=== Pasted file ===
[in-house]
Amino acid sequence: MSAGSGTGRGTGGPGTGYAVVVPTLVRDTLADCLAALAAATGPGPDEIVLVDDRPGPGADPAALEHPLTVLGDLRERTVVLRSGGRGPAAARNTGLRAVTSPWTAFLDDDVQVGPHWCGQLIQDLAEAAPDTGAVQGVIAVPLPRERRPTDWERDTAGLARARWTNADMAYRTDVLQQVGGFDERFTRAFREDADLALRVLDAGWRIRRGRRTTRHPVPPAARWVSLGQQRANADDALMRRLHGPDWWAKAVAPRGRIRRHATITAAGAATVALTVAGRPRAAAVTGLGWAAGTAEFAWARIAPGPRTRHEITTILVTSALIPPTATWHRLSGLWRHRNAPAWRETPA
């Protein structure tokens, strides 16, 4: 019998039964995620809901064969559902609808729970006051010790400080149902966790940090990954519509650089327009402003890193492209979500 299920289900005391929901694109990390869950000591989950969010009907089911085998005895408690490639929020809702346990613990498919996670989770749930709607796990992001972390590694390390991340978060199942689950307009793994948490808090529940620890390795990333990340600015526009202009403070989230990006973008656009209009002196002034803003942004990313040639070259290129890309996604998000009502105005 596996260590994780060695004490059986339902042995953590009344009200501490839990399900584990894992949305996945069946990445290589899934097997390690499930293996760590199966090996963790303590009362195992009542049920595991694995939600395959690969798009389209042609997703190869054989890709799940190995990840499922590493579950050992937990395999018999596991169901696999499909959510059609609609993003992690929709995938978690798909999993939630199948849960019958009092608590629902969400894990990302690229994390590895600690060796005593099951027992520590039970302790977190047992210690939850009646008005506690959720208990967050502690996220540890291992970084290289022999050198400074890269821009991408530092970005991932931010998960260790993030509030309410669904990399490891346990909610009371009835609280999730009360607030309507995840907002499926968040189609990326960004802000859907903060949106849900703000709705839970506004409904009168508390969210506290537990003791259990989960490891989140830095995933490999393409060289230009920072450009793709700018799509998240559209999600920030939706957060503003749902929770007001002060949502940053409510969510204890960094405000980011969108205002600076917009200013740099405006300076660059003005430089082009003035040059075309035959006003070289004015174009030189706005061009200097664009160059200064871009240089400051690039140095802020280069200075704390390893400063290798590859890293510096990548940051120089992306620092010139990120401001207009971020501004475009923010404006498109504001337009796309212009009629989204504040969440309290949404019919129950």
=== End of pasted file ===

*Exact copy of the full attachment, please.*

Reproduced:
[in-house]
Amino acid sequence: MSAGSGTGRGTGGPGTGYAVVVPTLVRDTLADCLAALAAATGPGPDEIVLVDDRPGPGADPAALEHPLTVLGDLRERTVVLRSGGRGPAAARNTGLRAVTSPWTAFLDDDVQVGPHWCGQLIQDLAEAAPDTGAVQGVIAVPLPRERRPTDWERDTAGLARARWTNADMAYRTDVLQQVGGFDERFTRAFREDADLALRVLDAGWRIRRGRRTTRHPVPPAARWVSLGQQRANADDALMRRLHGPDWWAKAVAPRGRIRRHATITAAGAATVALTVAGRPRAAAVTGLGWAAGTAEFAWARIAPGPRTRHEITTILVTSALIPPTATWHRLSGLWRHRNAPAWRETPA
């Protein structure tokens, strides 16, 4: 019998039964995620809901064969559902609808729970006051010790400080149902966790940090990954519509650089327009402003890193492209979500 299920289900005391929901694109990390869950000591989950969010009907089911085998005895408690490639929020809702346990613990498919996670989770749930709607796990992001972390590694390390991340978060199942689950307009793994948490808090529940620890390795990333990340600015526009202009403070989230990006973008656009209009002196002034803003942004990313040639070259290129890309996604998000009502105005 596996260590994780060695004490059986339902042995953590009344009200501490839990399900584990894992949305996945069946990445290589899934097997390690499930293996760590199966090996963790303590009362195992009542049920595991694995939600395959690969798009389209042609997703190869054989890709799940190995990840499922590493579950050992937990395999018999596991169901696999499909959510059609609609993003992690929709995938978690798909999993939630199948849960019958009092608590629902969400894990990302690229994390590895600690060796005593099951027992520590039970302790977190047992210690939850009646008005506690959720208990967050502690996220540890291992970084290289022999050198400074890269821009991408530092970005991932931010998960260790993030509030309410669904990399490891346990909610009371009835609280999730009360607030309507995840907002499926968040189609990326960004802000859907903060949106849900703000709705839970506004409904009168508390969210506290537990003791259990989960490891989140830095995933490999393409060289230009920072450009793709700018799509998240559209999600920030939706957060503003749902929770007001002060949502940053409510969510204890960094405000980011969108205002600076917009200013740099405006300076660059003005430089082009003035040059075309035959006003070289004015174009030189706005061009200097664009160059200064871009240089400051690039140095802020280069200075704390390893400063290798590859890293510096990548940051120089992306620092010139990120401001207009971020501004475009923010404006498109504001337009796309212009009629989204504040969440309290949404019919129950």